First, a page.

Bainbridge Island & Seattle, Washington
First time visitors to Seattle with bikes, Lisa and I were naturally attracted to the idea of taking the ferry across Puget Sound and taking a ride 'round the perimeter of one or two of the islands. We ended up choosing Bainbridge and skipping Vachon Island only due to the fact that the ferry schedule to and from Vachon was far more restricting and limited.

Seattle/Bainbridge Route Map

Many guides and books we'd read suggested that the terrain on Bainbridge made for pretty easy cycling -- some went as far as saying the island was mostly flat. While this isn't entirely true -- the island roads roll up and down quite a bit, and there are a handful of short, steep climbs -- the canonical "full" loop around the island dubbed The Chilly Hilly is actually a pretty mellow ramble most of the way.

The island is small enough that it's reasonably easy to improvise a route, staying as close to the perimeter of the island. But there are enough free maps available to make navigation easier. The best of the bunch is Bainridge's official map and guide, but you can also pick up a free map from the island's Classic Cycle. Located around the block from the ferry landing, this shop is a must see anyway for its impressive collection of vintage and retrophile cycling hardware, some from as far back as the 19th century. Don't miss it.

Lisa and I opted to do the loop in counter-clockwise direction, which is what I'd recommend to anybody riding on the island for the first time. This simply puts you on the right lane, closest to the shores of the island on all sides, and it sets you up to climb the hallmark of The Chilly Hilly course (as well as annual running events on Bainbridge), Toe Jam Hill Road, from the more challenging side of it. It's a steep sucker, all right, but fairly short.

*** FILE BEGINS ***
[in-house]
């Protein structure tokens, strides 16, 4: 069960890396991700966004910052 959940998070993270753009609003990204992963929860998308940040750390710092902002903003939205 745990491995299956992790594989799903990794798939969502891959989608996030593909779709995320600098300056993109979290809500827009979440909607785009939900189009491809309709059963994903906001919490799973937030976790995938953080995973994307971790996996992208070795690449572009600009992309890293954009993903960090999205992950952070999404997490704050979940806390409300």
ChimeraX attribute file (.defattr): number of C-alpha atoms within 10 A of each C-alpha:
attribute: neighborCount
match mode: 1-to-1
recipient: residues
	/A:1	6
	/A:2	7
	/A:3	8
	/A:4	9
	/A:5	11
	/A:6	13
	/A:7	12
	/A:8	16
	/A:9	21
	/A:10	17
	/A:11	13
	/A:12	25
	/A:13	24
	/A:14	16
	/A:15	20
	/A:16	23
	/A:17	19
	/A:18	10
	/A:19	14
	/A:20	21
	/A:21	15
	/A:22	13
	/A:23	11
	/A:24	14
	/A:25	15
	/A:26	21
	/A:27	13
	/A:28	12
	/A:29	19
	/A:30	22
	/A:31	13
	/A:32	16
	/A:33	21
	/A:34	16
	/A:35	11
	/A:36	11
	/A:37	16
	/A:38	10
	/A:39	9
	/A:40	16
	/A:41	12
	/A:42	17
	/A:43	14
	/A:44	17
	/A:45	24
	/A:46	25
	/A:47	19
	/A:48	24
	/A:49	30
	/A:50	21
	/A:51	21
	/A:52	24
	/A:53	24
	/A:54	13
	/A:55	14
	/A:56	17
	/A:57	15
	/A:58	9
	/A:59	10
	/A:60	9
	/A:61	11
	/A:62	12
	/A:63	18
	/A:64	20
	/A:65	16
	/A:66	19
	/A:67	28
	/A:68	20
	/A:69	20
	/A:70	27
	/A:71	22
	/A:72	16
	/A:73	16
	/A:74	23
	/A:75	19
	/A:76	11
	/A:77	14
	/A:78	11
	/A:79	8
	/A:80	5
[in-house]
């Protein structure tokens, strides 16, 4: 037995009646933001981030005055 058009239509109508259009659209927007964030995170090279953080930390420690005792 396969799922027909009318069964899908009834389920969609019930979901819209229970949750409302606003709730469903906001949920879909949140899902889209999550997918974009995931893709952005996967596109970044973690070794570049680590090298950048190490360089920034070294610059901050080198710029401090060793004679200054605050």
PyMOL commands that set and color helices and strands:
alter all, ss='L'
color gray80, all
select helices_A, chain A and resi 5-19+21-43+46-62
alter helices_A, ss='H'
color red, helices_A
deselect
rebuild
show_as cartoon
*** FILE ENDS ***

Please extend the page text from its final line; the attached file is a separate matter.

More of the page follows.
Bainbridge Island We also improvised the route a bit, basically zig-zagging along the Chilly Hilly course, and serendipitously finding some of the biggest climbs on th island. And even if we traveled close to the edge of the island most of the time, it was surprising to not actually have a view of the Sound (or the shore, for that matter) most of the time. In fact, the majority of the course's scenerey is characterized by thick and lush forestry and brush. Each time a maritime scene came into view was very rewarding with the sight of the Sound's calm waters punctuated with high mountains on the horizon (Olympus and its surrounding range on the West, and Ranier to the Southeast).

Lisa and I roamed the island on a weekday, and found ourselves in the company of regular commuters on the ferry headed back to Seattle at the end of the work day. With a good deal of light left in the day, we had loose plans to just roll through and explore different neighborhoods of the city. Learning this, our newfound companions offered to be our guides and usher us through some of the town's preferred commuter routes. Sweet: we got ourselves some local city guides, and these guys got to enjoy a long leisurely way home while yapping with a couple of eager visitors. In the process, we probably discovered many local gems along the way we never would have thought to visit or discover otherwise. Pretty cool.

The city cyling community in Seattle is a visibly large and a happening one. And they enjoy one of the best laid out and marked intra-city bike networks I've been on. Best of all, the vibe is just great and the city's riders collectively make up a pretty jovial society.

Distance: approx. 65 miles | Elevation gain: not measured | Ride time: not measured
Info: Seattle Department of Transportation, City of Bainbridge
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